In every age economists have applied the methods ordinarily in use amongst scientific men.
Some doctrines of the earlier economists, such as the Wages Fund Theory, are now practically abandoned, though it may be said that they contained a certain amount of truth.
The opinions of present-day economists appear to fluctuate between these two extremes.
Many of its members became famous as engineers, economists, and men of business.
The European ferment of ideas which preceded the French Revolution expressed itself in men like Alfieri, the fierce denouncer of tyrants, Beccaria, the philosopher of criminal jurisprudence, Volta, the physicist, and numerous political economists of Tuscany.
He soon, however, became entirely engrossed with colonial affairs, and, having impressed John Stuart Mill, Colonel Torrens and other leading economists with the value of his ideas, became a leading though not a conspicuous manager of the South Australian Company, by which the colony of South Australia was ultimately founded.
This system, which for many years subsequently was regarded as authoritative, has been subjected to vigorous criticism by later economists, and it is perhaps not too much to say that it now possesses mainly an historical interest.
In this article we propose therefore to confine ourselves to discussing the character and subject-matter of the science, indicating its relation to other sciences, and explaining the methods by which economists reach their conclusions.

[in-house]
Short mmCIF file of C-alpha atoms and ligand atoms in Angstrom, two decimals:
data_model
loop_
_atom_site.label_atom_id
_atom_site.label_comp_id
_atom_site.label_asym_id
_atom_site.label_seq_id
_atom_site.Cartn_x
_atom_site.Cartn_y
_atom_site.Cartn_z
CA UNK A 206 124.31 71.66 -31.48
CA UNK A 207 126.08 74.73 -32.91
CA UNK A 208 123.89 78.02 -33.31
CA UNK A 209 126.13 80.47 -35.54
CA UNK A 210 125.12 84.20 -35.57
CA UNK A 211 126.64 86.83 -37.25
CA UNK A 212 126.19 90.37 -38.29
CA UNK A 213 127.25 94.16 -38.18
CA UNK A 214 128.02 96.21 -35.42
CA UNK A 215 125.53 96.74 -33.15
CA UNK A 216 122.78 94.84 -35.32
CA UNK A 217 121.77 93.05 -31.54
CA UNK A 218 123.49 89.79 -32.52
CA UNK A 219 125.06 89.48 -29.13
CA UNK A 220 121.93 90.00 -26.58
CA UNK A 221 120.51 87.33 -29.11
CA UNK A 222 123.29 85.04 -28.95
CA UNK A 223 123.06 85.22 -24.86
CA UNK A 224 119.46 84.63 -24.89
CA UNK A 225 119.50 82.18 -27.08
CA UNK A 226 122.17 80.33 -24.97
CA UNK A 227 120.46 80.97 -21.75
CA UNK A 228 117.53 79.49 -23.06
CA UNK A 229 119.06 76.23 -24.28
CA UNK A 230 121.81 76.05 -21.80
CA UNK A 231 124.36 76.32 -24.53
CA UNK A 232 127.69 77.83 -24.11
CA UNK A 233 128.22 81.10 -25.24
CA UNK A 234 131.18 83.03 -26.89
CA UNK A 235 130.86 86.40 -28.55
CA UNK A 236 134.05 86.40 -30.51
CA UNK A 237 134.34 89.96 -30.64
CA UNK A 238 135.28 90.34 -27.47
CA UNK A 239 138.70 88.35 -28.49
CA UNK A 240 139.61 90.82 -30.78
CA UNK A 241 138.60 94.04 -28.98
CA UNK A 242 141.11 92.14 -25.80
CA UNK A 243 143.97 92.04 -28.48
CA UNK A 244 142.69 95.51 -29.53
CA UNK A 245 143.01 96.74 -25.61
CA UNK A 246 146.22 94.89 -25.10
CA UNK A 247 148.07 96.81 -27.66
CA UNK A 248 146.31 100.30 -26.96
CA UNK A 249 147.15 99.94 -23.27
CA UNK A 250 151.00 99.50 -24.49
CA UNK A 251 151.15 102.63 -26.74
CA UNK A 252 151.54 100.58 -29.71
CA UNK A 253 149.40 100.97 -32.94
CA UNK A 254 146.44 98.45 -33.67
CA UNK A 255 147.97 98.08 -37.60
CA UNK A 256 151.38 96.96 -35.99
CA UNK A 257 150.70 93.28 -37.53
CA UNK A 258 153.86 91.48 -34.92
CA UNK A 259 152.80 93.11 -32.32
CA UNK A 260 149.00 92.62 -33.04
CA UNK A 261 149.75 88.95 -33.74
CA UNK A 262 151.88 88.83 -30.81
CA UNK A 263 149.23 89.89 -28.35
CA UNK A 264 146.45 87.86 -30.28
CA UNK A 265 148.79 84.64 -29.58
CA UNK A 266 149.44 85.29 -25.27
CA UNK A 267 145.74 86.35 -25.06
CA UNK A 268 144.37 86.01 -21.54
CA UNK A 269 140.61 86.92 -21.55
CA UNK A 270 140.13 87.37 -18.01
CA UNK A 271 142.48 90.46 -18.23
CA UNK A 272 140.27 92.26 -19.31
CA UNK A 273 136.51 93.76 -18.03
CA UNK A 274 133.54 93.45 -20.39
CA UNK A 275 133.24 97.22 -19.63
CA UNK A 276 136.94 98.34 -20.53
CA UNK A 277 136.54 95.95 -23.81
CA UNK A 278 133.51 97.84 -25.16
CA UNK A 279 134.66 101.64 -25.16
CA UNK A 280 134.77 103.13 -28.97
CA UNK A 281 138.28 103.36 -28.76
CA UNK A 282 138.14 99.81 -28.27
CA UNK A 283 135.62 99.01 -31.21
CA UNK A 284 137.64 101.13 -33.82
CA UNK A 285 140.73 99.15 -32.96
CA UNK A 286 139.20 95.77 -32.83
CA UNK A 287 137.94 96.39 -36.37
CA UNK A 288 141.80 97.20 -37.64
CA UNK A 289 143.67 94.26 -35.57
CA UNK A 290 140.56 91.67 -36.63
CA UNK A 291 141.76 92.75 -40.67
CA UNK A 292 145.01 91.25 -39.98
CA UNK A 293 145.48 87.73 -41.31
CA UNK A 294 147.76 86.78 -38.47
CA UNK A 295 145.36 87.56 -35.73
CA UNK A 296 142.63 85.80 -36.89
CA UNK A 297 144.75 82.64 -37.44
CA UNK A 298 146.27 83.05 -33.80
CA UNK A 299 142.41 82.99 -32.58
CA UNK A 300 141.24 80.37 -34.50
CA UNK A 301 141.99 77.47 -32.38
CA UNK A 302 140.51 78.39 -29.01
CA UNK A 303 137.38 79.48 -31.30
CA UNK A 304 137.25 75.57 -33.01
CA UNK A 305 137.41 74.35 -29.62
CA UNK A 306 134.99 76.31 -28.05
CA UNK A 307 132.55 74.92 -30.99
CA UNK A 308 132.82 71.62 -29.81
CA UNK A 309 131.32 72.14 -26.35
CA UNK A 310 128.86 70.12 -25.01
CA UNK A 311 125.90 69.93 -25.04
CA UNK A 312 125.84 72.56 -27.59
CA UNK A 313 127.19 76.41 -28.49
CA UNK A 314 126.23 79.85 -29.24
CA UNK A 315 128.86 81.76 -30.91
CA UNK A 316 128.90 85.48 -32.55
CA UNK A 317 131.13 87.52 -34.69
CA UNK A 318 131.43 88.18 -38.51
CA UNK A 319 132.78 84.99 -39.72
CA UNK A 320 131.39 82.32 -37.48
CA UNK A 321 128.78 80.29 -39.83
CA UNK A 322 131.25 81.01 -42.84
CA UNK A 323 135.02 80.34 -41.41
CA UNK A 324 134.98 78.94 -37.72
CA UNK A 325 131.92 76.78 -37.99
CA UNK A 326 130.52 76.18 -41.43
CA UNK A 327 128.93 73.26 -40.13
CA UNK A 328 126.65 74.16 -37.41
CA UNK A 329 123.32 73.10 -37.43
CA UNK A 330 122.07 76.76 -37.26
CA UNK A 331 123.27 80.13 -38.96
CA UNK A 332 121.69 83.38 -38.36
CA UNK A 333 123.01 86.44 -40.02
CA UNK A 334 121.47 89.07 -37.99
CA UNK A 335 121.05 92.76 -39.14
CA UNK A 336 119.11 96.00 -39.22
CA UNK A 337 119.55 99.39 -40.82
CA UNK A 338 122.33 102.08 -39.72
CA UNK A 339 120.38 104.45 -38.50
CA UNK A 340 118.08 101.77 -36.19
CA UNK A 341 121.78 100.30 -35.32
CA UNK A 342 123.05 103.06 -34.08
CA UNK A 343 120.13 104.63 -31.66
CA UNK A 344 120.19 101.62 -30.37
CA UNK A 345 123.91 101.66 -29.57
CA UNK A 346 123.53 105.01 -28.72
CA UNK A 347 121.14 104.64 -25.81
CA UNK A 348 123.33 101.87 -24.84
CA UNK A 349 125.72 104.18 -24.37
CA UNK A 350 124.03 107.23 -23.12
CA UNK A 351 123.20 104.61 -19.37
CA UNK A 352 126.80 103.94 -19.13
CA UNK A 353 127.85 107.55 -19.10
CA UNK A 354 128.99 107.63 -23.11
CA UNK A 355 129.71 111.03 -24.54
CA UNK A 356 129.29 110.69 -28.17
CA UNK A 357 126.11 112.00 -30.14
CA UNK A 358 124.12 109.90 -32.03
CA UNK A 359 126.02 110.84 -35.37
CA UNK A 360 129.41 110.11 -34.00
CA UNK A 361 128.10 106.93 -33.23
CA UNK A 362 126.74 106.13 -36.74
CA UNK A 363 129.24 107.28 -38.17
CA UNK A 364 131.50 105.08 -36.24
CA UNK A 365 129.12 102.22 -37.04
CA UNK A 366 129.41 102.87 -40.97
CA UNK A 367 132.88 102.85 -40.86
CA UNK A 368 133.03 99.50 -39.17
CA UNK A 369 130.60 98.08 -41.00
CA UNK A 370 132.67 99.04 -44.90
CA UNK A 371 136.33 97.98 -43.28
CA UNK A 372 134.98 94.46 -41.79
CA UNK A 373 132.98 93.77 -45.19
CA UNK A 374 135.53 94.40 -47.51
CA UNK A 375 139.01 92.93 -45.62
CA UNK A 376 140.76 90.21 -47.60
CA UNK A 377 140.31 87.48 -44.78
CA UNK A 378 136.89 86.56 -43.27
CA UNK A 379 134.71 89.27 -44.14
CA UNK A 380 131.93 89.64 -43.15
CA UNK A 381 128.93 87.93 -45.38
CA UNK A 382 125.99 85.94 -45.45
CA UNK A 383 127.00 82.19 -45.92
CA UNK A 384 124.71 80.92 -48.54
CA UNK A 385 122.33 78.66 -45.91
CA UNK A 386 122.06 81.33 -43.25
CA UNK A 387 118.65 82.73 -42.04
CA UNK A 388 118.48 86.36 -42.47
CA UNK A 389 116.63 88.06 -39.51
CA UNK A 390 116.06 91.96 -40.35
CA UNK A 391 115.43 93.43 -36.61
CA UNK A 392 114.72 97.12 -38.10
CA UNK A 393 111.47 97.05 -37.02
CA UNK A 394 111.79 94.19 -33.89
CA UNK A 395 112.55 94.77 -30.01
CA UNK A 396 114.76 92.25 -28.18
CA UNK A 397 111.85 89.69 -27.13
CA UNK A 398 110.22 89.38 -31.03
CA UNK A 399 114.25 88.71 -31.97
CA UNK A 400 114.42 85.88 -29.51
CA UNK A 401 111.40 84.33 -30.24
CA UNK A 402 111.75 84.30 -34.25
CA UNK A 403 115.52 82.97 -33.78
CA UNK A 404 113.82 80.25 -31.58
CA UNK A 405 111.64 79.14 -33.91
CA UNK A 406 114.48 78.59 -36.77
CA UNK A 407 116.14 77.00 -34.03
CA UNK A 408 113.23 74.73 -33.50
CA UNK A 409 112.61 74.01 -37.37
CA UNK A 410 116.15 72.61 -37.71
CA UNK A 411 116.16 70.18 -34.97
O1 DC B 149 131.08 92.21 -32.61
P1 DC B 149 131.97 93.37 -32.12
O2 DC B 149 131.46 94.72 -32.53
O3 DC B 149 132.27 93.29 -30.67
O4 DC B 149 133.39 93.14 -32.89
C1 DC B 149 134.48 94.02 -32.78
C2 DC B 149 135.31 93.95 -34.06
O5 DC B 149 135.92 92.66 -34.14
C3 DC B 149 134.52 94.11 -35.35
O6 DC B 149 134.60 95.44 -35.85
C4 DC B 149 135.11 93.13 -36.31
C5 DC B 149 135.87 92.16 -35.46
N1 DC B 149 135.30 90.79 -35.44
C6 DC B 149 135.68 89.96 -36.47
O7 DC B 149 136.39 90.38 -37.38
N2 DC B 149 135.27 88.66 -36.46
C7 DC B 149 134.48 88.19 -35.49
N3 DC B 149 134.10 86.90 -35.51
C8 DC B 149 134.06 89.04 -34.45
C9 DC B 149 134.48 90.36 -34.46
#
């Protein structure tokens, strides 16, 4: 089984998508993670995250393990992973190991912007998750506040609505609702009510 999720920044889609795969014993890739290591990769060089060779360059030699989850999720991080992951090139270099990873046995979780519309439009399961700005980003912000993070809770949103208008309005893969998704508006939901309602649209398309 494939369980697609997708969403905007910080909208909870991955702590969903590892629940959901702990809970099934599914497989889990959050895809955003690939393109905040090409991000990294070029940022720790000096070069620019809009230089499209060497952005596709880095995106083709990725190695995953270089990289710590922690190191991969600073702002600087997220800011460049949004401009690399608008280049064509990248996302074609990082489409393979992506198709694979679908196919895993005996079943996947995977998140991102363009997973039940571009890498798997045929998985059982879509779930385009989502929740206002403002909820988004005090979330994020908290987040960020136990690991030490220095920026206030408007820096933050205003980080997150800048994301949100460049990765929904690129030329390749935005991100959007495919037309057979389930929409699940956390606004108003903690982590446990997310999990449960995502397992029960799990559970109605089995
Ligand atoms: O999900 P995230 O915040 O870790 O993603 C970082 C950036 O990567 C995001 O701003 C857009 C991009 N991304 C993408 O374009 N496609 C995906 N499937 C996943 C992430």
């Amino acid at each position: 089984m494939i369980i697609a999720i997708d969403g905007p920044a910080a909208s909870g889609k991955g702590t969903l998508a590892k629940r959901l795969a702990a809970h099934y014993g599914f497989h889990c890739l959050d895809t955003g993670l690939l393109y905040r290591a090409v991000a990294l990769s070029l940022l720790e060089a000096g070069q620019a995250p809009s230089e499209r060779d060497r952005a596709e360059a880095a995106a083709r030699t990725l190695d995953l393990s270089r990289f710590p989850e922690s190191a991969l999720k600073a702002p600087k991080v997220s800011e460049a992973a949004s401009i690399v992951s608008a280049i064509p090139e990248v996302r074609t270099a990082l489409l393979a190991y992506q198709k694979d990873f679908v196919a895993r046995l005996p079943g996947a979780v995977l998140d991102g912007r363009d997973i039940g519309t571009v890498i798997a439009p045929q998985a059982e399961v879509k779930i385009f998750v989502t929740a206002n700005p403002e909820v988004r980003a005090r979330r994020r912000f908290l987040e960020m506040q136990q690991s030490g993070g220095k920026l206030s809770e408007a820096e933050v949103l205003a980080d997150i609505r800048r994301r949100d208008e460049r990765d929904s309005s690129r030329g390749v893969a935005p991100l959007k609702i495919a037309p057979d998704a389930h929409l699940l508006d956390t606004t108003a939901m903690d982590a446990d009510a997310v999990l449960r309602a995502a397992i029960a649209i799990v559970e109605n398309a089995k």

It is also possible to find in them many anticipations of the views of the economists of later times; but such statements were as a rule generated merely by the heat of controversy on some measure or event of practical importance, and when the controversy died down were seldom regarded or incorporated in a scientific system.
Whether such large numbers have the character of the " economic man " of the early economists matters very little.
Any one who has taken the trouble to trace the history of one of the modern schools of economists, or of any branch of economic science, knows how difficult it is to say when it began.
It must be clear to every observer that the economists of the classical period, with the one exception of Adam Smith, will speedily share the fate of nearly all scientific writers.
Moreover, modern economists, while accepting in the main the general tenor of Malthus's theory of population, would not agree with his statement of it.
It would be of immense advantage from a scientific point of view if this could be taken for granted, if for a time the work of the classical economists could be considered final so far as it goes, and for the purposes of investigation regarded as the theoretical counterpart of the modern industrial system.
This assumption, however, has been made quite impossible, not by the historical school, but by the criticism and analysis of economists in the direct line of the Ricardian succession.
If the Ricardian school of economists had been merely philosophers, or even a group like the French physiocrats, this state of things might be regarded with equanimity.
If they could, by some happy chance, have been left for discovery by modern economists, they would without doubt have received different treatment, to the great advantage of economic science.
If we go to Mill to discover what it is, we find that " it is not pretended that the law of diminishing return was operative from the beginning of society; and though some political economists may have believed it to come into operation earlier than it does, it begins quite early enough to support the conclusions they founded on it."